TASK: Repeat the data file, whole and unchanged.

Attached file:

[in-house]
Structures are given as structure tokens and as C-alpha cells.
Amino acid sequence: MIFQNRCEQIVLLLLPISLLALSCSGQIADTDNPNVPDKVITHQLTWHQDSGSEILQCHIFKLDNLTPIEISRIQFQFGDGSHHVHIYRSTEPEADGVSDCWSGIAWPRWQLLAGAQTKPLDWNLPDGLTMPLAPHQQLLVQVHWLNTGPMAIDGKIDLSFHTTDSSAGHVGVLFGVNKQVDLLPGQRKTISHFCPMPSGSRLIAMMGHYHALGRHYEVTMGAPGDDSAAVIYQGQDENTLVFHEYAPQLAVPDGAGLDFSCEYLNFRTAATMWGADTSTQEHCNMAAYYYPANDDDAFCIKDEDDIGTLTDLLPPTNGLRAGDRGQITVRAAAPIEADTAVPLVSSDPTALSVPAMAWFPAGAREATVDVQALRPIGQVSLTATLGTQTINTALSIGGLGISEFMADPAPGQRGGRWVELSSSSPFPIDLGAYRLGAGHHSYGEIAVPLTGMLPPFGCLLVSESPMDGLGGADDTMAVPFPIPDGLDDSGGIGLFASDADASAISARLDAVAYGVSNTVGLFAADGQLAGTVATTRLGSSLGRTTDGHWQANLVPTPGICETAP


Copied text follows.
[in-house]
Structures are given as structure tokens and as C-alpha cells.
Amino acid sequence: MIFQNRCEQIVLLLLPISLLALSCSGQIADTDNPNVPDKVITHQLTWHQDSGSEILQCHIFKLDNLTPIEISRIQFQFGDGSHHVHIYRSTEPEADGVSDCWSGIAWPRWQLLAGAQTKPLDWNLPDGLTMPLAPHQQLLVQVHWLNTGPMAIDGKIDLSFHTTDSSAGHVGVLFGVNKQVDLLPGQRKTISHFCPMPSGSRLIAMMGHYHALGRHYEVTMGAPGDDSAAVIYQGQDENTLVFHEYAPQLAVPDGAGLDFSCEYLNFRTAATMWGADTSTQEHCNMAAYYYPANDDDAFCIKDEDDIGTLTDLLPPTNGLRAGDRGQITVRAAAPIEADTAVPLVSSDPTALSVPAMAWFPAGAREATVDVQALRPIGQVSLTATLGTQTINTALSIGGLGISEFMADPAPGQRGGRWVELSSSSPFPIDLGAYRLGAGHHSYGEIAVPLTGMLPPFGCLLVSESPMDGLGGADDTMAVPFPIPDGLDDSGGIGLFASDADASAISARLDAVAYGVSNTVGLFAADGQLAGTVATTRLGSSLGRTTDGHWQANLVPTPGICETAP